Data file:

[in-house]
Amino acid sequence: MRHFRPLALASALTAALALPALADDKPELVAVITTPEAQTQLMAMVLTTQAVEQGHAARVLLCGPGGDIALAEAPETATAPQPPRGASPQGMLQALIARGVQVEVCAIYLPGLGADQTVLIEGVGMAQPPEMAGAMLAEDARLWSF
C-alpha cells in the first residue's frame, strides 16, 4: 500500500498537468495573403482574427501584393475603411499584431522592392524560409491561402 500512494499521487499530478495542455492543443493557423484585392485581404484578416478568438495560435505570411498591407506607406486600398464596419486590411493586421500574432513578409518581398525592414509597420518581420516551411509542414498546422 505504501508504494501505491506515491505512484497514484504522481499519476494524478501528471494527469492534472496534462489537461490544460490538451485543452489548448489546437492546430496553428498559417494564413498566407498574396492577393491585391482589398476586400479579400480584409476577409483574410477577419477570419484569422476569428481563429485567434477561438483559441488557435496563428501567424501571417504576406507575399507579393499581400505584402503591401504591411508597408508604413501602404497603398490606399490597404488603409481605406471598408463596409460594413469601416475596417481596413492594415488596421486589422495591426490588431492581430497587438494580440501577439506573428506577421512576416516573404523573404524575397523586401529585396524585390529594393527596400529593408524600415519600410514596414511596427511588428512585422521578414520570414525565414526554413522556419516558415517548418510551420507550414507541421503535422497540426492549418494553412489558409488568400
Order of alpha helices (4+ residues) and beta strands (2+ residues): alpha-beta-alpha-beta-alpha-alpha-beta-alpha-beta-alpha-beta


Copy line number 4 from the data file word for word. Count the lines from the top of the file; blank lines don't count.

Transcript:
Order of alpha helices (4+ residues) and beta strands (2+ residues): alpha-beta-alpha-beta-alpha-alpha-beta-alpha-beta-alpha-beta